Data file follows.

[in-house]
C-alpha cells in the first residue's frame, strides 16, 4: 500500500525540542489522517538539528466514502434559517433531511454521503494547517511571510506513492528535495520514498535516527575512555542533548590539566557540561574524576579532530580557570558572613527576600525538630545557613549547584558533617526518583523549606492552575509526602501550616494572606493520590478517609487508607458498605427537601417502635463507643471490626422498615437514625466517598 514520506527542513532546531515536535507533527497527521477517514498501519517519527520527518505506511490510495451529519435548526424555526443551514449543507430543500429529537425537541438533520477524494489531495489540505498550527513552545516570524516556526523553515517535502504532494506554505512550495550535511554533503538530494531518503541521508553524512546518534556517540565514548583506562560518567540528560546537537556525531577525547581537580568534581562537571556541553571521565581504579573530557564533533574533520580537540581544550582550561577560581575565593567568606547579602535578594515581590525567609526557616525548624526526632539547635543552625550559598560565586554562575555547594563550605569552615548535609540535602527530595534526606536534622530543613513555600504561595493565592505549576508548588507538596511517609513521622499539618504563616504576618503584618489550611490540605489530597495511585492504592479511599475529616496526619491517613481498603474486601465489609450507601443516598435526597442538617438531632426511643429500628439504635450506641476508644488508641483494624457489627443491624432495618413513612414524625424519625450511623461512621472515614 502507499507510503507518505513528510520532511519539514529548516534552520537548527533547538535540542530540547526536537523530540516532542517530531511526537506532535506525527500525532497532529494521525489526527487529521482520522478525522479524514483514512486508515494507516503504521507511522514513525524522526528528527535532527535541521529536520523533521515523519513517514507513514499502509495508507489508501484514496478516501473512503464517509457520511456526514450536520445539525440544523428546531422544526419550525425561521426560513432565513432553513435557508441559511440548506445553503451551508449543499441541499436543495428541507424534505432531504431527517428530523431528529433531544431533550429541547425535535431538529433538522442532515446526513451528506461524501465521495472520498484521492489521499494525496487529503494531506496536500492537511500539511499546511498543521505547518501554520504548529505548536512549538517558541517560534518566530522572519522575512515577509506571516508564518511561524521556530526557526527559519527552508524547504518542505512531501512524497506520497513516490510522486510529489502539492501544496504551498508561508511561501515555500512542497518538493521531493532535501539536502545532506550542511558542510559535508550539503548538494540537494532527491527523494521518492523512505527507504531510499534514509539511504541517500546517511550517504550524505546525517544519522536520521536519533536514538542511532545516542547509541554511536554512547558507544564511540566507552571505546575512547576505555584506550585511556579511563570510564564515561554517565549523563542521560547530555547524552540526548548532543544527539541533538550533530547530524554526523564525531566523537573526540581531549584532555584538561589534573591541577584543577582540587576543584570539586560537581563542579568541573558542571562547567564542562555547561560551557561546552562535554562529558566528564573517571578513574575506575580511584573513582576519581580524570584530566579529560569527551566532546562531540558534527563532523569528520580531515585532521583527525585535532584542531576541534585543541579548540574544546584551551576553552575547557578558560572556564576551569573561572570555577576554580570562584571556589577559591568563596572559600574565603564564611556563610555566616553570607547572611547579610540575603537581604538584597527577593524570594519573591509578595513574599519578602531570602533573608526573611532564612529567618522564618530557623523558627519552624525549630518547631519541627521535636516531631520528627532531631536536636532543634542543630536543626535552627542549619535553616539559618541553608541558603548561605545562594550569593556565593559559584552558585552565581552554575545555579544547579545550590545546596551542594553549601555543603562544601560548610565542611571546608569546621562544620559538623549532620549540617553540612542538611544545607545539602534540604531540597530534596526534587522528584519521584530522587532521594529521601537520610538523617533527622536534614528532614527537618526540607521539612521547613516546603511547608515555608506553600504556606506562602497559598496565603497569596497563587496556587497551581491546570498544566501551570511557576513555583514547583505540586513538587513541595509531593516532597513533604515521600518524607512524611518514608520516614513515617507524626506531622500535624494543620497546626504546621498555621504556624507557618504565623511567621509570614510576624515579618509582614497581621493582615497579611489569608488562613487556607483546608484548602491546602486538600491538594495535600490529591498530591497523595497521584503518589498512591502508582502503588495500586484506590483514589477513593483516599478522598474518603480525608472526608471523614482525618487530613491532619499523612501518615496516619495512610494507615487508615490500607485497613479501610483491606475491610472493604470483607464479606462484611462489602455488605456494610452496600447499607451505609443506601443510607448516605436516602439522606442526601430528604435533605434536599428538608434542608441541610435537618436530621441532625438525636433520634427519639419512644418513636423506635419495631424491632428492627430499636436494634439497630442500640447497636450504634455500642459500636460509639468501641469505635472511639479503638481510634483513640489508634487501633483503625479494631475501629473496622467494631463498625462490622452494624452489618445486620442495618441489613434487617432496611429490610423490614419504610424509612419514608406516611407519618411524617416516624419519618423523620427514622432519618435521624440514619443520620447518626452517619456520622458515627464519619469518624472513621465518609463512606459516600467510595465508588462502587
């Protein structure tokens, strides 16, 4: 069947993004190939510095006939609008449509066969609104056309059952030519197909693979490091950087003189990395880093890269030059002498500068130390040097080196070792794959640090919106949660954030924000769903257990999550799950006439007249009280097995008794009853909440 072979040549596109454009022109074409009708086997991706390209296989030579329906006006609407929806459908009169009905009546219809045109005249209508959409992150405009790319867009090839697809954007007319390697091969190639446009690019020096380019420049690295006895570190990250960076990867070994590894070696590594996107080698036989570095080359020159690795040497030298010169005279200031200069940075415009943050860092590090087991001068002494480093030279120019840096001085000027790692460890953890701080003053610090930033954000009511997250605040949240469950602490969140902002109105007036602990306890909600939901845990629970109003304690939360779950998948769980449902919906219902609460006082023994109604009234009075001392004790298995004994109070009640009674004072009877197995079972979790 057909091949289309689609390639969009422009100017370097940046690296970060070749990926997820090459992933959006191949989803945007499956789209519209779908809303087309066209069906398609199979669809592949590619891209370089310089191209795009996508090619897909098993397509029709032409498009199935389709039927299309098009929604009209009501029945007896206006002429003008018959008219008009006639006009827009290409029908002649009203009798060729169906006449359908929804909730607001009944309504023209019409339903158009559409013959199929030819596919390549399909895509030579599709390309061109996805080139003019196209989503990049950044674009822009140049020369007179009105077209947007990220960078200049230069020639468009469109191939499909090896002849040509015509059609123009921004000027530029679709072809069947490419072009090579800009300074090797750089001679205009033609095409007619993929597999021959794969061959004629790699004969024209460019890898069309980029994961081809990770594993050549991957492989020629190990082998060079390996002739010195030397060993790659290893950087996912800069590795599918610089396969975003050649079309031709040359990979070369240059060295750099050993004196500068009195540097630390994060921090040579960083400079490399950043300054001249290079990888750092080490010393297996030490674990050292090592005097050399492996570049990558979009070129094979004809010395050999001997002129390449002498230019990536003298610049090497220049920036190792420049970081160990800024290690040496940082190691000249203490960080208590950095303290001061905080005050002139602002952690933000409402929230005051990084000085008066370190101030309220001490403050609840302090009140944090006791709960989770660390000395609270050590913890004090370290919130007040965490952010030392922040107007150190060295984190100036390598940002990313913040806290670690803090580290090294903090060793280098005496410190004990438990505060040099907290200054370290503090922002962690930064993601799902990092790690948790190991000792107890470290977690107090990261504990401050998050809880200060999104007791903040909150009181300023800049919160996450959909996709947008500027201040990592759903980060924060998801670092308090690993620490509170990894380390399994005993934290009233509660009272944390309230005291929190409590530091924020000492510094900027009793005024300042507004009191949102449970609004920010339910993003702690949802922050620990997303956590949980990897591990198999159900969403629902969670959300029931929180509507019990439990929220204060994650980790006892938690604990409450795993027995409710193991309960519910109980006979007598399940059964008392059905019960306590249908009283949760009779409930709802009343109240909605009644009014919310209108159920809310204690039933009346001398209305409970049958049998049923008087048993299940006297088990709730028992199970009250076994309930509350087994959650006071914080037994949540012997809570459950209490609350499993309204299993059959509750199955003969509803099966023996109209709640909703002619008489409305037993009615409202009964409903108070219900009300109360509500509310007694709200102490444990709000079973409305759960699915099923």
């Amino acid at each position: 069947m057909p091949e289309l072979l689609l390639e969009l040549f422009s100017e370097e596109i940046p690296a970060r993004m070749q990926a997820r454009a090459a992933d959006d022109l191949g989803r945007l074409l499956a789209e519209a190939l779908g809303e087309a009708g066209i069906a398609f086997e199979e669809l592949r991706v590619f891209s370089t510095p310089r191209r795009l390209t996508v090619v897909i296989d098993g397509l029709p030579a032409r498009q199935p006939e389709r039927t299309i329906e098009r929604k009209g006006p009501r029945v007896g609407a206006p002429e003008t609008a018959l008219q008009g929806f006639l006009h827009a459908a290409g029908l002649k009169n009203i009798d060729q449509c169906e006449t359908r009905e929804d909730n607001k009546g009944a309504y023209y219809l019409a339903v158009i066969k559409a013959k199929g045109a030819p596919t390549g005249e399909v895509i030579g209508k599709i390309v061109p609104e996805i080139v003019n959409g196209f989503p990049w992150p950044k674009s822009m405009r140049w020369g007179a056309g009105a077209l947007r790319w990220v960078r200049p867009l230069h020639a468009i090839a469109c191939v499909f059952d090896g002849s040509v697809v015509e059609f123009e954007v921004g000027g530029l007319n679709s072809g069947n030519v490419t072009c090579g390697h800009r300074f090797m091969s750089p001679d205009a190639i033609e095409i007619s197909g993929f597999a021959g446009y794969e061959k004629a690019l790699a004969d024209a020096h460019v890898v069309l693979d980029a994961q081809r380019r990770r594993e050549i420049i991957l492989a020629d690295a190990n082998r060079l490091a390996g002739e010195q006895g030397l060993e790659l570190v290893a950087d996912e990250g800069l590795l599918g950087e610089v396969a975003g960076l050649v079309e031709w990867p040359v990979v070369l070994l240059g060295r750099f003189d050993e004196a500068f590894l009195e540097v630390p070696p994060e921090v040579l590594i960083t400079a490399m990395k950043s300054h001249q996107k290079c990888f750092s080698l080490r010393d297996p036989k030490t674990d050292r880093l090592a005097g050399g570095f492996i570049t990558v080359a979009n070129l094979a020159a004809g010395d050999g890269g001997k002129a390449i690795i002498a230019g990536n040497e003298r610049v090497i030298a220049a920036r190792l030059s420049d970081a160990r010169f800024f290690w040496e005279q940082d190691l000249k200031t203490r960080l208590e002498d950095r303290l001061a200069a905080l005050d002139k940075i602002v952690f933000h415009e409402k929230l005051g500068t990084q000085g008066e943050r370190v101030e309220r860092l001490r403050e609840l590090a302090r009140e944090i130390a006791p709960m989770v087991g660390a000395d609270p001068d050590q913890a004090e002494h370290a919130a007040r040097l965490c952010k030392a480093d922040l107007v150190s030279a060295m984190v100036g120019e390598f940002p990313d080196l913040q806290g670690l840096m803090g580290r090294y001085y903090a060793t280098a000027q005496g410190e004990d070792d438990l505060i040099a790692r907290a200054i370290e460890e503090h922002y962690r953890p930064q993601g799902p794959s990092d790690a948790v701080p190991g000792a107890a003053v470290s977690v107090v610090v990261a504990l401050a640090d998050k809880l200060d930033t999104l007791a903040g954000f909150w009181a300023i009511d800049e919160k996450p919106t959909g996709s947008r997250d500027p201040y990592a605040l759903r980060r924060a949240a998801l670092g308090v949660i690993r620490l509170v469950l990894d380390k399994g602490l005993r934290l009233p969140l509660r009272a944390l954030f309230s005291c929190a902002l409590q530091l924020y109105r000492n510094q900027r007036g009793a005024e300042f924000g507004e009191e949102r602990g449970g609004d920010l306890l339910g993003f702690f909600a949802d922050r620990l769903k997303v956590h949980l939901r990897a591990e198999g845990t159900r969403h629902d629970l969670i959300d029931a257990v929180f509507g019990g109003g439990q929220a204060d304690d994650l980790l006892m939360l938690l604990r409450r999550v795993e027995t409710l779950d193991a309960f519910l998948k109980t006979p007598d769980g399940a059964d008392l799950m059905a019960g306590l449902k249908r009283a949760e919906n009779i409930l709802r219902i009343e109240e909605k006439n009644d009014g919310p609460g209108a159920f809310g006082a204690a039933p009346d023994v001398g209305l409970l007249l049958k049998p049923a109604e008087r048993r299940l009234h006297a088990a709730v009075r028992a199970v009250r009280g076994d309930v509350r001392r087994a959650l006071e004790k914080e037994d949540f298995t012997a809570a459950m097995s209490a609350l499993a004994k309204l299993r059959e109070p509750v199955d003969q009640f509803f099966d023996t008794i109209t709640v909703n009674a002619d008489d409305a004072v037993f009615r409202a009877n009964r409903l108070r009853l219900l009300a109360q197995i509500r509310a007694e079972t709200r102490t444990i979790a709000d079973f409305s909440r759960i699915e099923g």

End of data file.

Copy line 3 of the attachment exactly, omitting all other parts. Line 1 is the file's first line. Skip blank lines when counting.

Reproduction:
């Protein structure tokens, strides 16, 4: 069947993004190939510095006939609008449509066969609104056309059952030519197909693979490091950087003189990395880093890269030059002498500068130390040097080196070792794959640090919106949660954030924000769903257990999550799950006439007249009280097995008794009853909440 072979040549596109454009022109074409009708086997991706390209296989030579329906006006609407929806459908009169009905009546219809045109005249209508959409992150405009790319867009090839697809954007007319390697091969190639446009690019020096380019420049690295006895570190990250960076990867070994590894070696590594996107080698036989570095080359020159690795040497030298010169005279200031200069940075415009943050860092590090087991001068002494480093030279120019840096001085000027790692460890953890701080003053610090930033954000009511997250605040949240469950602490969140902002109105007036602990306890909600939901845990629970109003304690939360779950998948769980449902919906219902609460006082023994109604009234009075001392004790298995004994109070009640009674004072009877197995079972979790 057909091949289309689609390639969009422009100017370097940046690296970060070749990926997820090459992933959006191949989803945007499956789209519209779908809303087309066209069906398609199979669809592949590619891209370089310089191209795009996508090619897909098993397509029709032409498009199935389709039927299309098009929604009209009501029945007896206006002429003008018959008219008009006639006009827009290409029908002649009203009798060729169906006449359908929804909730607001009944309504023209019409339903158009559409013959199929030819596919390549399909895509030579599709390309061109996805080139003019196209989503990049950044674009822009140049020369007179009105077209947007990220960078200049230069020639468009469109191939499909090896002849040509015509059609123009921004000027530029679709072809069947490419072009090579800009300074090797750089001679205009033609095409007619993929597999021959794969061959004629790699004969024209460019890898069309980029994961081809990770594993050549991957492989020629190990082998060079390996002739010195030397060993790659290893950087996912800069590795599918610089396969975003050649079309031709040359990979070369240059060295750099050993004196500068009195540097630390994060921090040579960083400079490399950043300054001249290079990888750092080490010393297996030490674990050292090592005097050399492996570049990558979009070129094979004809010395050999001997002129390449002498230019990536003298610049090497220049920036190792420049970081160990800024290690040496940082190691000249203490960080208590950095303290001061905080005050002139602002952690933000409402929230005051990084000085008066370190101030309220001490403050609840302090009140944090006791709960989770660390000395609270050590913890004090370290919130007040965490952010030392922040107007150190060295984190100036390598940002990313913040806290670690803090580290090294903090060793280098005496410190004990438990505060040099907290200054370290503090922002962690930064993601799902990092790690948790190991000792107890470290977690107090990261504990401050998050809880200060999104007791903040909150009181300023800049919160996450959909996709947008500027201040990592759903980060924060998801670092308090690993620490509170990894380390399994005993934290009233509660009272944390309230005291929190409590530091924020000492510094900027009793005024300042507004009191949102449970609004920010339910993003702690949802922050620990997303956590949980990897591990198999159900969403629902969670959300029931929180509507019990439990929220204060994650980790006892938690604990409450795993027995409710193991309960519910109980006979007598399940059964008392059905019960306590249908009283949760009779409930709802009343109240909605009644009014919310209108159920809310204690039933009346001398209305409970049958049998049923008087048993299940006297088990709730028992199970009250076994309930509350087994959650006071914080037994949540012997809570459950209490609350499993309204299993059959509750199955003969509803099966023996109209709640909703002619008489409305037993009615409202009964409903108070219900009300109360509500509310007694709200102490444990709000079973409305759960699915099923």